Protests in China send a chill through global markets

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Over the weekend, mainland China saw something it hasn’t seen in more than 30 years as thousands of protesters flooded the streets opposing the Communist Party.

The protests had an immediate impact on global markets, raising questions about the way forward for China’s increasingly flagging economy.

What’s happening?

The protests began Friday after 10 people were killed in a fire in China’s Xinjiang province, where Covid lockdown restrictions had reportedly prevented first responders from reaching the blaze.

The fire catalyzed three years of frustration over the country’s zero-Covid policy, which has seen millions of people locked down for weeks at various times.

The quarantines and testing protocols have taken a psychological and economic toll. Growth has collapsed and unemployment is rising. During the lockdown, many residents complained about inhumane conditions and faced food and medicine shortages. A human rights group reported at least five suicides in Lhasa, Tibet, where some residents have been under curfew for more than 100 days.

The people are at their breaking point and their anger is directed at President Xi Jining and the party leadership. On the first night of the demonstrations in Shanghai, a crowd shouted, “Resign, Xi Jinping! Resign, Communist Party!”

Meanwhile, the prospect of social upheaval in the world’s second largest economy has rocked global markets.

On Monday, the Dow fell more than 500 points after European and Asian indices fell. Oil prices fell sharply as investors feared rising Covid cases and protests in China would weaken demand from one of the world’s biggest oil consumers. US oil hit its lowest price in almost a year, falling 2.7% to $74 a barrel.


Officials in Beijing are in quite a bind here.

To fix its economy, China needs to ease lockdowns so its people can get back to their lives.

But doing so – in a country that has almost no natural immunity to the virus and has shunned the idea of ​​importing Western-made boosters – could result in a deadly outbreak.

Xi, who has just started a third term and has doubled to zero-Covid, does not want to risk a public health catastrophe that would undermine his credibility. And certainly cracking down on peaceful protesters and continuing the tough-line policy is an option — an option China has long championed. But all of Xi’s options are far from ideal for a leader who has long dabbled in stability.

Related: Twitter searches of the protests in China revealed a spate of spam, pornography and gibberish that researchers said could be a deliberate attempt by the Chinese government or its allies to drown out images of the demonstrations.

The label on a mug of Velveeta’s microwaveable macaroni and cheese says the meal will be “ready in 3½ minutes.” A Florida woman objects to this statement for $5 million.

Yes, someone has filed a proposed class action lawsuit against Kraft Heinz, alleging that Velveeta Shells & Cheese is taking longer to prepare than announced, court documents show.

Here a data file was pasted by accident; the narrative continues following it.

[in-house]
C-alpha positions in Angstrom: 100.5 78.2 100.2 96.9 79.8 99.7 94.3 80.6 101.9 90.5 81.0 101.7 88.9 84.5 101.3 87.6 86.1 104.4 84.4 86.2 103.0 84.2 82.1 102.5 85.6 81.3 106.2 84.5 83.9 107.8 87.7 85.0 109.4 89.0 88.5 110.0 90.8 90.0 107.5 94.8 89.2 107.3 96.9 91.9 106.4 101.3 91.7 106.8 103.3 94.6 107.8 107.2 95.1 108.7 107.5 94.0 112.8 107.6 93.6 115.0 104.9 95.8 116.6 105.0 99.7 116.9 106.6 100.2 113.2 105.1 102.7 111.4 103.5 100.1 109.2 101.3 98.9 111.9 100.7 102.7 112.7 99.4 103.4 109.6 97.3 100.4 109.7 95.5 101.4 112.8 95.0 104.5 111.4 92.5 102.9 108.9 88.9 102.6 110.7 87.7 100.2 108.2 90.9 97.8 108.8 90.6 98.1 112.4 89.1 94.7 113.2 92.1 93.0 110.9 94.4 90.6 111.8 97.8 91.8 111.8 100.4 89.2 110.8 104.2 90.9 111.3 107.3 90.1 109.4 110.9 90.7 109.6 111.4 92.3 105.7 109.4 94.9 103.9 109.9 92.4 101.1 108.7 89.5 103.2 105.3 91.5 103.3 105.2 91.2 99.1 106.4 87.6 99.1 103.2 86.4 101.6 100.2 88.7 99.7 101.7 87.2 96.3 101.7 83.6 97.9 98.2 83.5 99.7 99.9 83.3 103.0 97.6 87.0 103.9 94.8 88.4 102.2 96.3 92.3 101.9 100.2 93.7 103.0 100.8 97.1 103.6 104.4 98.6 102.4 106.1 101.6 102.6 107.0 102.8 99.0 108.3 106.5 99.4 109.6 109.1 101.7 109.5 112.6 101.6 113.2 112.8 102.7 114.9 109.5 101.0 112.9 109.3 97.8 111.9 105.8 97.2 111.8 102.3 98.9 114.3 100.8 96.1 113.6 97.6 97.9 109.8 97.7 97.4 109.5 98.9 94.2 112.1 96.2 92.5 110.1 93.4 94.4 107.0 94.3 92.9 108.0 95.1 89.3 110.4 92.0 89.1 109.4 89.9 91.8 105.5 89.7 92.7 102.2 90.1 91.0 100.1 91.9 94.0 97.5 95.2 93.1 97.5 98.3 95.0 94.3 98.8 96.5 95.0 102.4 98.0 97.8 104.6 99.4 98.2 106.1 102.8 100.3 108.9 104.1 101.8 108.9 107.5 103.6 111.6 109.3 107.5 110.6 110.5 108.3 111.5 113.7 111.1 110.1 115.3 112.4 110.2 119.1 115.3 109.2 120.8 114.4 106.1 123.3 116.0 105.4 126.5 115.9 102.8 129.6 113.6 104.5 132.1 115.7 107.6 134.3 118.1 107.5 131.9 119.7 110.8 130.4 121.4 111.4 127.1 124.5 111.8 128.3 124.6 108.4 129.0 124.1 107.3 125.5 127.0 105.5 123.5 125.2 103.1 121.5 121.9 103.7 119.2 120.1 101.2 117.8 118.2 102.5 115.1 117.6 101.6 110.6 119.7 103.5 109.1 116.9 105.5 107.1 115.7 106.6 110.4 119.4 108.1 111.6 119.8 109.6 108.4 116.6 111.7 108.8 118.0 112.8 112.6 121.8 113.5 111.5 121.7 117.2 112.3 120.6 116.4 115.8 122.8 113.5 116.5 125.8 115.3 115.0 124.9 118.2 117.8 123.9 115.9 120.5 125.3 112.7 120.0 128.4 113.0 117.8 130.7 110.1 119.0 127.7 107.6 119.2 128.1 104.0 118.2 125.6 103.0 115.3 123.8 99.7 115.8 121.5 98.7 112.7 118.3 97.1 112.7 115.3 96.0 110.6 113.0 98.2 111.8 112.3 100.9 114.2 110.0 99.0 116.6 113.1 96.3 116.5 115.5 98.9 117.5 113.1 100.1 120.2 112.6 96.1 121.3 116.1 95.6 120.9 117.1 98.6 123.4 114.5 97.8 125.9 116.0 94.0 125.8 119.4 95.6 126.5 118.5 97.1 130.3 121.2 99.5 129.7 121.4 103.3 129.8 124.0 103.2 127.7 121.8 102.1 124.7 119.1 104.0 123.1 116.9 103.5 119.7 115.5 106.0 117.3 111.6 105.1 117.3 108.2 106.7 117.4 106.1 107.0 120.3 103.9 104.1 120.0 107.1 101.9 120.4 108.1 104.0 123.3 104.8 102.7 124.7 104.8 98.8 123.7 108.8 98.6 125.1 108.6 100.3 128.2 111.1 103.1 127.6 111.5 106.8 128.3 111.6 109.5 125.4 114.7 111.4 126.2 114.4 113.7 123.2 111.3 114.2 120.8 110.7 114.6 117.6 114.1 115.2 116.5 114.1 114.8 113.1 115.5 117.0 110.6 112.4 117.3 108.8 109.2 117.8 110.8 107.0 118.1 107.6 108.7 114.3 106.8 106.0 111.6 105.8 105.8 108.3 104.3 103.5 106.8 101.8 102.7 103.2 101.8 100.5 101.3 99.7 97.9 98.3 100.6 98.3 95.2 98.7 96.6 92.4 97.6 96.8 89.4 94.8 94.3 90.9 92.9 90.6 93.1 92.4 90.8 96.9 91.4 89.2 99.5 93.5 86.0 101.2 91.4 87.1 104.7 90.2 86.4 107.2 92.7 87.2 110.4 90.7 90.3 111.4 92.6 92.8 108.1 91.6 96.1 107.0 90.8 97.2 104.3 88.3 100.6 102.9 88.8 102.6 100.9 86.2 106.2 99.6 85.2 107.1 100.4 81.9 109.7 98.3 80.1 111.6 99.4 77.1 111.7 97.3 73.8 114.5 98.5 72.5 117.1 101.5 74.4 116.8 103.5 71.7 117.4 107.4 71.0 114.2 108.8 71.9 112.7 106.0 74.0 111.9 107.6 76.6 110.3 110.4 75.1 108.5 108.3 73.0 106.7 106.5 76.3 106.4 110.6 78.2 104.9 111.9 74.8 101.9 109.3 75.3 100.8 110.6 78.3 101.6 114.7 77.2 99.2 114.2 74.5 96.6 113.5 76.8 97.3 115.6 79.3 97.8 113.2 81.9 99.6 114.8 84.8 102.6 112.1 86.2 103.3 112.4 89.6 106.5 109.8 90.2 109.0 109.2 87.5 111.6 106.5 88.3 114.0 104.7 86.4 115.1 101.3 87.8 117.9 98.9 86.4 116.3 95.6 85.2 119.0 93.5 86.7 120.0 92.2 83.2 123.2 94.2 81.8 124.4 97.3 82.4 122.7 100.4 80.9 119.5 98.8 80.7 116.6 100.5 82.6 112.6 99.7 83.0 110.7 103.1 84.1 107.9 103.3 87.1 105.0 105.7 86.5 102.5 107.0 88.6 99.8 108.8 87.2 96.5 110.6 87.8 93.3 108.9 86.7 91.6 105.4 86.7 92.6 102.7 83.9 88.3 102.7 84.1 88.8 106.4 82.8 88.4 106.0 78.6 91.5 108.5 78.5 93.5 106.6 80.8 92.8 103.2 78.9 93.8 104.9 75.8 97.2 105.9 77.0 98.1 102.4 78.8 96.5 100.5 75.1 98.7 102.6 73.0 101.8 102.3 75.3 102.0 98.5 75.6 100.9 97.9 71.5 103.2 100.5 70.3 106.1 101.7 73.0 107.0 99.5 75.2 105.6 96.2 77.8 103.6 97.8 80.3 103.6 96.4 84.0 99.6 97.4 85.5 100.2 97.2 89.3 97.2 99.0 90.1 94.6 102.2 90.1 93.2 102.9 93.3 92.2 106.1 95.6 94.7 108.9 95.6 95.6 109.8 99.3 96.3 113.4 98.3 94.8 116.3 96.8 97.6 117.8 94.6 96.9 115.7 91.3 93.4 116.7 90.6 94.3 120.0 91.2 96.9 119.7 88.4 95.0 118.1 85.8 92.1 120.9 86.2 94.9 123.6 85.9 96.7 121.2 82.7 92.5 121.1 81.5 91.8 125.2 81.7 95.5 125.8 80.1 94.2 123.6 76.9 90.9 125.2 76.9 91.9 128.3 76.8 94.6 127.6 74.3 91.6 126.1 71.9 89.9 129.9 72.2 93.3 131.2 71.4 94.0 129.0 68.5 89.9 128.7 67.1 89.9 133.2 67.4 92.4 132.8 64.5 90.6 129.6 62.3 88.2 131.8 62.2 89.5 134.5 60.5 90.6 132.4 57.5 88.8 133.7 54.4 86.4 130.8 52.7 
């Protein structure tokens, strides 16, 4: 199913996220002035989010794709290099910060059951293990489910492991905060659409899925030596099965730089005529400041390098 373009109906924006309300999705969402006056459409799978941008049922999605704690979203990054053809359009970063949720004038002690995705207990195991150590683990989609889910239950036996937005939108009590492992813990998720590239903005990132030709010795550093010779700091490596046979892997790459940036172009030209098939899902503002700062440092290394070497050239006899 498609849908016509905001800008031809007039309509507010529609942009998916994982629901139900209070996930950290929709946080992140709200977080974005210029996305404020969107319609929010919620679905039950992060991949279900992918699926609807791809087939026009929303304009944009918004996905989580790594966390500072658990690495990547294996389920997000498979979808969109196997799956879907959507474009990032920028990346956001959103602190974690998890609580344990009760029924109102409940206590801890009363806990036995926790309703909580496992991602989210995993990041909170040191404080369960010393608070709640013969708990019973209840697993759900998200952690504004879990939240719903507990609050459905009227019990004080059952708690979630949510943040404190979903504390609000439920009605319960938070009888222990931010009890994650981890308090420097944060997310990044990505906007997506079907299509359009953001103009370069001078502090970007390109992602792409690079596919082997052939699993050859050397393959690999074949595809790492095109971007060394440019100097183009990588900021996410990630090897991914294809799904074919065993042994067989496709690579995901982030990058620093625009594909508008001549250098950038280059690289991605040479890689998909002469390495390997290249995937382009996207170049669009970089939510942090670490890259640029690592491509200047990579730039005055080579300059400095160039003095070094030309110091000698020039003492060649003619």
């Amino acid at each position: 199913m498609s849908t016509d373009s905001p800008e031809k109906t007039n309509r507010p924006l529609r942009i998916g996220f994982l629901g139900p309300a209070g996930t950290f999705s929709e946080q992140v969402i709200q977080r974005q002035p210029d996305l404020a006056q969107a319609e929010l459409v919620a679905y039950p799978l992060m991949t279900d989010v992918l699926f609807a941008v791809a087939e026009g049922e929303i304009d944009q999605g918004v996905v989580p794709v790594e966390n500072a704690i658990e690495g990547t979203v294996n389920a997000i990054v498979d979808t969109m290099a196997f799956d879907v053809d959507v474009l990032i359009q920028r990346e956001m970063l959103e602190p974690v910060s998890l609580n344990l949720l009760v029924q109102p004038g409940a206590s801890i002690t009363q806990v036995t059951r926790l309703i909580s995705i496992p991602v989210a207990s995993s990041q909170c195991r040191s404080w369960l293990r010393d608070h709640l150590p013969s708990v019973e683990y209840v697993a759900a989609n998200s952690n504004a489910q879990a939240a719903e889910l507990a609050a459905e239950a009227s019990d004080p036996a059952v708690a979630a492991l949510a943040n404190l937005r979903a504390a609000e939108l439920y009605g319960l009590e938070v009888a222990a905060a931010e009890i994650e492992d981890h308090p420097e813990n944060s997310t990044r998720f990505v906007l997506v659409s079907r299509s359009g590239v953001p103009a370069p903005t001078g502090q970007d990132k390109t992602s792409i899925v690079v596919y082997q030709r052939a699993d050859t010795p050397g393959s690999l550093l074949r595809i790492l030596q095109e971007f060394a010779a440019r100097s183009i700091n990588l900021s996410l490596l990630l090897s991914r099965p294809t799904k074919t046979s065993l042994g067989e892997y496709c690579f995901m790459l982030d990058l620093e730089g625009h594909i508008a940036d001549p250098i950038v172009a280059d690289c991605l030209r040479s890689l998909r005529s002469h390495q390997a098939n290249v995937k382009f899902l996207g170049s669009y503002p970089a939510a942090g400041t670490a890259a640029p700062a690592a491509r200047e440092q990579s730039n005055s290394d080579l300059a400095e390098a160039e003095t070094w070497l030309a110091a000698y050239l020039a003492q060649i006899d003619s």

Her attorneys argue that the three-and-a-half-minute promise doesn’t account for the other four steps required to prepare the dish: removing the lid and sachet of sauce, adding water, microwave and stirring, according to the court documents.

Kraft Heinz dismissed the lawsuit in a statement as “nonsensical”.

Ahhhhh America.

Introducing the latest casualty of the financial contagion sparked by the collapse of Sam Bankman-Fried’s empire…

Crypto lending company BlockFi filed for bankruptcy today. Its collapse didn’t come as a huge surprise in the crypto world – the firm has basically been on death watch for three weeks – but it’s still a key player to take down in the FTX contagion.

Earlier this month, when FTX was unraveled, BlockFi (think of it as a crypto bank – it made loans with digital assets as collateral) stopped, citing a “significant exposure” to Bankman-Fried’s FTX exchange, as well as its sister – Alameda hedge fund. FTX and Alameda are now, of course, bankrupt and virtually tantamount to corporate mismanagement in the hands of the calculating oddball known as SBF.

The way the dominoes fall after FTX is somehow tragically linked. BlockFi was one of several recipients of SBF’s modern JP Morgan theatrics. Over the summer, as the value of digital assets plummeted, SBF collapsed, constructing financial lifelines for struggling companies.

For BlockFi, that meant a $400 million line of credit from FTX.

Prior to this month, SBF was felt to be The Good Crypto Guy. That despite all the internet bro-y-ness used (rightfully) to smear crypto believers, there was something sane about the motley nerds risking their own necks for the greater good.

Obviously, we now know it was all an act — a bold and admittedly effective strategy to distract investors from the reality that FTX and Alameda were built on a house of cards

(And again, I get that the crypto space in general, and FTX in particular, can seem like a confusing jumble of internet nonsense, so I’ve written some dead simple stories trying to put it all in plain English. These ones is about cryptocurrencies. This is about FTX.)

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